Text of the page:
Social Commentary


as mark twain exclaims don t say the old lady screamed bring her on and let her scream

As Mark Twain exclaims:“Don’t say the old lady screamed.Bring her on and let her scream.”

What can we do to show not tell? According to Joyce Carroll Armstrong’s Dr. JAC’s Guide to Writing with Depth, there are “five ways to practice showing

Analyze the work of published authors;

Compare telling writing to showing writing;

Recognize and use “show don’t tell” as an elaboration technique;

Identify telling parts in your writing;

Replace the telling parts of your writing with showing parts.”

works cited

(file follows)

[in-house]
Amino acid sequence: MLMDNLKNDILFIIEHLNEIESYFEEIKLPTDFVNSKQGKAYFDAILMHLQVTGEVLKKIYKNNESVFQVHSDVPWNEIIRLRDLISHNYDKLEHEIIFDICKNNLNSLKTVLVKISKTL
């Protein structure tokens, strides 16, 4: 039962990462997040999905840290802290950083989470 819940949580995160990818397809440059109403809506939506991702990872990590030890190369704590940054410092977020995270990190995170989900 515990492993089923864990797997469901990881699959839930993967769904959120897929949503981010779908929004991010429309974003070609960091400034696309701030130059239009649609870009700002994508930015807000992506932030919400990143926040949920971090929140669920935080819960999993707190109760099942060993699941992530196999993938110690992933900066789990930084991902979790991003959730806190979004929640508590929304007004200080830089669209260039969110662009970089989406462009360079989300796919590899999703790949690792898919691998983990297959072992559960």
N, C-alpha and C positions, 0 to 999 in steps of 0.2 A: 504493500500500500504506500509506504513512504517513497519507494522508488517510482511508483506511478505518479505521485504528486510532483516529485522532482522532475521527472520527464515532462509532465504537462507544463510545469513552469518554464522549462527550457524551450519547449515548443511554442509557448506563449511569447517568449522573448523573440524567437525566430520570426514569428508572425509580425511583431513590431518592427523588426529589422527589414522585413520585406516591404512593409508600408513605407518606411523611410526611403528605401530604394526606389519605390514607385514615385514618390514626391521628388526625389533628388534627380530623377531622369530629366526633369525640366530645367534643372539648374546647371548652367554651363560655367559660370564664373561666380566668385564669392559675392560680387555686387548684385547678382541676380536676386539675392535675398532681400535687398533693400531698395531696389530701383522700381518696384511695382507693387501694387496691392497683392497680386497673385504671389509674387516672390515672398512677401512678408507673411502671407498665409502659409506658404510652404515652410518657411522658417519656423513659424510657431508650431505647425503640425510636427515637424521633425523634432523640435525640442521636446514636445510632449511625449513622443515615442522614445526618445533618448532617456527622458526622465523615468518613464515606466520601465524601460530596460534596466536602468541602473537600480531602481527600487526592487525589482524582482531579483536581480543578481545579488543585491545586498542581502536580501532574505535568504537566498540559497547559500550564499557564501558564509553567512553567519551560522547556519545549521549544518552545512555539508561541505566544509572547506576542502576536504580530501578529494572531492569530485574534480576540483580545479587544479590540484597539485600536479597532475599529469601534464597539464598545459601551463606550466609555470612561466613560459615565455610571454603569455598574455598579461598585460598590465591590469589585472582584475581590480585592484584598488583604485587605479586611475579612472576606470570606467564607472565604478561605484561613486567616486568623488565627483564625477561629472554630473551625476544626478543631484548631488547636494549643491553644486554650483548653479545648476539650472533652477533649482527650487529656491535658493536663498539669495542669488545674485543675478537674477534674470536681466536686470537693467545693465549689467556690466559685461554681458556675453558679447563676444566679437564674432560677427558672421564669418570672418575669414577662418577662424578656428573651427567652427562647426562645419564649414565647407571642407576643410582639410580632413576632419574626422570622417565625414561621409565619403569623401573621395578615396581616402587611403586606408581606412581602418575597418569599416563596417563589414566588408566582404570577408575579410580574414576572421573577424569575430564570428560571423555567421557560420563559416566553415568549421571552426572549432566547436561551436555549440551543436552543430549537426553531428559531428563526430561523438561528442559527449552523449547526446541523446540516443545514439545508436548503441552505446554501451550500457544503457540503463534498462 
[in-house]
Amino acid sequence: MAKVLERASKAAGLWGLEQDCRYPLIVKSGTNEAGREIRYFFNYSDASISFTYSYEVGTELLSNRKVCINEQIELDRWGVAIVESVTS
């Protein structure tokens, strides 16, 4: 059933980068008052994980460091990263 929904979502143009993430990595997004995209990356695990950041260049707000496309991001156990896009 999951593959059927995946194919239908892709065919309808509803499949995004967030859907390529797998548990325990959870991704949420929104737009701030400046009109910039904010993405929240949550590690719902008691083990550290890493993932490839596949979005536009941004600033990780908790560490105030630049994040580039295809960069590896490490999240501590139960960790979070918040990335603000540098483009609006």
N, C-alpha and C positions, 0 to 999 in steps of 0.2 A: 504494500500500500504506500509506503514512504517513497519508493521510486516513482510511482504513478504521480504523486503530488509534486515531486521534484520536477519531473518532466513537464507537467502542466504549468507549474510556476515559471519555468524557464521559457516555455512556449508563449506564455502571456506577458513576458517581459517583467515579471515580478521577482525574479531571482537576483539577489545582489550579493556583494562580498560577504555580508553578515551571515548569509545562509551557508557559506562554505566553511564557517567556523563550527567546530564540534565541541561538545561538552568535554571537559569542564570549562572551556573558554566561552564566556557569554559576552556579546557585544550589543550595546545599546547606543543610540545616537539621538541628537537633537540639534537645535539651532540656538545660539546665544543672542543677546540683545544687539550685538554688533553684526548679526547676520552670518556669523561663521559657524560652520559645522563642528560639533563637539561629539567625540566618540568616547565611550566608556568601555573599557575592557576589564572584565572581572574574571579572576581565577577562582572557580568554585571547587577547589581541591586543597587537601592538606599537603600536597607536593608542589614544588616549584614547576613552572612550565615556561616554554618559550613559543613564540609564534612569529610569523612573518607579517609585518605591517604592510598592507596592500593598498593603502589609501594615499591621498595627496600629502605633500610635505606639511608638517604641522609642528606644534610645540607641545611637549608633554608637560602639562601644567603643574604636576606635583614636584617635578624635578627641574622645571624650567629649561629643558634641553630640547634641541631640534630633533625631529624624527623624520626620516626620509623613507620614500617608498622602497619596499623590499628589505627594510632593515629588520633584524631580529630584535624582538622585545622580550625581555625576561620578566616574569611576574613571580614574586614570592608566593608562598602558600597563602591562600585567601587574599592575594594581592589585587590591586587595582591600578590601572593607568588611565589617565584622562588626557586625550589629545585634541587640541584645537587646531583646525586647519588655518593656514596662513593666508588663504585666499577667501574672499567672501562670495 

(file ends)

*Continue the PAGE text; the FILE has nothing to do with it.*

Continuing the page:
Works Cited

Bradbury, Ray. Fahrenheit 451. New York: Ballantine Books, 1953.

Carroll, Joyce Armstrong. Dr. JAC’s Guide to Writing with Depth. Spring, TX: Absey & Co., 2002.

Cisneros, Sandra. Woman Hollering Creek and Other Stories. New Your: Vintage Contemporaries, 1991.

Fletcher, Ralph. What a Writer Needs. Portsmouth, NH: Heinemann, 1993.

Goldberg, Natalie. Writing Down the Bones. Boston: Shambhala, 1986.

Lane, Barry. After the End: Teaching and Learning Creative Revision. Portsmouth, NH: Heinemann, 1993.

O’Brien, Tim. The Things They Carried. New York: Broadway Books, 1990.

Romano, Tom. Writing with Passion. Portsmouth, NH: Boynton/Cook, 1995.

Warren, Robert Penn. All the King’s Men. San Diego: Harcourt Brace & Co., 1946.